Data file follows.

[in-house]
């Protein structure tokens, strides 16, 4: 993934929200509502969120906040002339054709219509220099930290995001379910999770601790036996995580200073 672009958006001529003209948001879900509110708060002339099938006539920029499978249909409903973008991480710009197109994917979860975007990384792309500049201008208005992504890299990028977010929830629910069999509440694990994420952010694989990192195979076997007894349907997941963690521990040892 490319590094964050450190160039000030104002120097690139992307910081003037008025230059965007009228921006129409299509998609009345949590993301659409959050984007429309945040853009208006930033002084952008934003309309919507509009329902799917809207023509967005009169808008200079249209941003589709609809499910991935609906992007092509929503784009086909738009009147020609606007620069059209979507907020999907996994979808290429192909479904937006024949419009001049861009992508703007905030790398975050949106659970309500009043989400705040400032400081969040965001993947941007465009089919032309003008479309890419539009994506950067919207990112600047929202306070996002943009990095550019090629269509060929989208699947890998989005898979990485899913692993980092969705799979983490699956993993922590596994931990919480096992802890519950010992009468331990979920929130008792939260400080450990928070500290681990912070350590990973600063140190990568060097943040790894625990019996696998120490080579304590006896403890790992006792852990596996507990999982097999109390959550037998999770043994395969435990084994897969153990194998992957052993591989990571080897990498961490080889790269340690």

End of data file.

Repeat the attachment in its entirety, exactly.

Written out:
[in-house]
């Protein structure tokens, strides 16, 4: 993934929200509502969120906040002339054709219509220099930290995001379910999770601790036996995580200073 672009958006001529003209948001879900509110708060002339099938006539920029499978249909409903973008991480710009197109994917979860975007990384792309500049201008208005992504890299990028977010929830629910069999509440694990994420952010694989990192195979076997007894349907997941963690521990040892 490319590094964050450190160039000030104002120097690139992307910081003037008025230059965007009228921006129409299509998609009345949590993301659409959050984007429309945040853009208006930033002084952008934003309309919507509009329902799917809207023509967005009169808008200079249209941003589709609809499910991935609906992007092509929503784009086909738009009147020609606007620069059209979507907020999907996994979808290429192909479904937006024949419009001049861009992508703007905030790398975050949106659970309500009043989400705040400032400081969040965001993947941007465009089919032309003008479309890419539009994506950067919207990112600047929202306070996002943009990095550019090629269509060929989208699947890998989005898979990485899913692993980092969705799979983490699956993993922590596994931990919480096992802890519950010992009468331990979920929130008792939260400080450990928070500290681990912070350590990973600063140190990568060097943040790894625990019996696998120490080579304590006896403890790992006792852990596996507990999982097999109390959550037998999770043994395969435990084994897969153990194998992957052993591989990571080897990498961490080889790269340690």